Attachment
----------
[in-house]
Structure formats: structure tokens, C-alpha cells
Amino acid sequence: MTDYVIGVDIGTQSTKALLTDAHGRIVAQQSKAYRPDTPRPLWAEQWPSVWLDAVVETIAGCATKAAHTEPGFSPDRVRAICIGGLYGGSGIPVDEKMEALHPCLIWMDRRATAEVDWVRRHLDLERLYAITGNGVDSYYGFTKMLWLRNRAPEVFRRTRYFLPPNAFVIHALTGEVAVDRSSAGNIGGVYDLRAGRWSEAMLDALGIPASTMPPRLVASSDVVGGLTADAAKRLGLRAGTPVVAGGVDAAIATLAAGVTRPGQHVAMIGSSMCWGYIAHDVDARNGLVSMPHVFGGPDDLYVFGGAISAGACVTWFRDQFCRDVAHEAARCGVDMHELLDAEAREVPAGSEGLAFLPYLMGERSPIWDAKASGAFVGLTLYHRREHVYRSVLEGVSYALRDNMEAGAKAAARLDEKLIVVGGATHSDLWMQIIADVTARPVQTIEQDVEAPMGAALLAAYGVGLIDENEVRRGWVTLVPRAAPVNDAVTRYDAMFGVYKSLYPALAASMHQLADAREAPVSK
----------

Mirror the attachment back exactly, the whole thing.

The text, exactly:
[in-house]
Structure formats: structure tokens, C-alpha cells
Amino acid sequence: MTDYVIGVDIGTQSTKALLTDAHGRIVAQQSKAYRPDTPRPLWAEQWPSVWLDAVVETIAGCATKAAHTEPGFSPDRVRAICIGGLYGGSGIPVDEKMEALHPCLIWMDRRATAEVDWVRRHLDLERLYAITGNGVDSYYGFTKMLWLRNRAPEVFRRTRYFLPPNAFVIHALTGEVAVDRSSAGNIGGVYDLRAGRWSEAMLDALGIPASTMPPRLVASSDVVGGLTADAAKRLGLRAGTPVVAGGVDAAIATLAAGVTRPGQHVAMIGSSMCWGYIAHDVDARNGLVSMPHVFGGPDDLYVFGGAISAGACVTWFRDQFCRDVAHEAARCGVDMHELLDAEAREVPAGSEGLAFLPYLMGERSPIWDAKASGAFVGLTLYHRREHVYRSVLEGVSYALRDNMEAGAKAAARLDEKLIVVGGATHSDLWMQIIADVTARPVQTIEQDVEAPMGAALLAAYGVGLIDENEVRRGWVTLVPRAAPVNDAVTRYDAMFGVYKSLYPALAASMHQLADAREAPVSK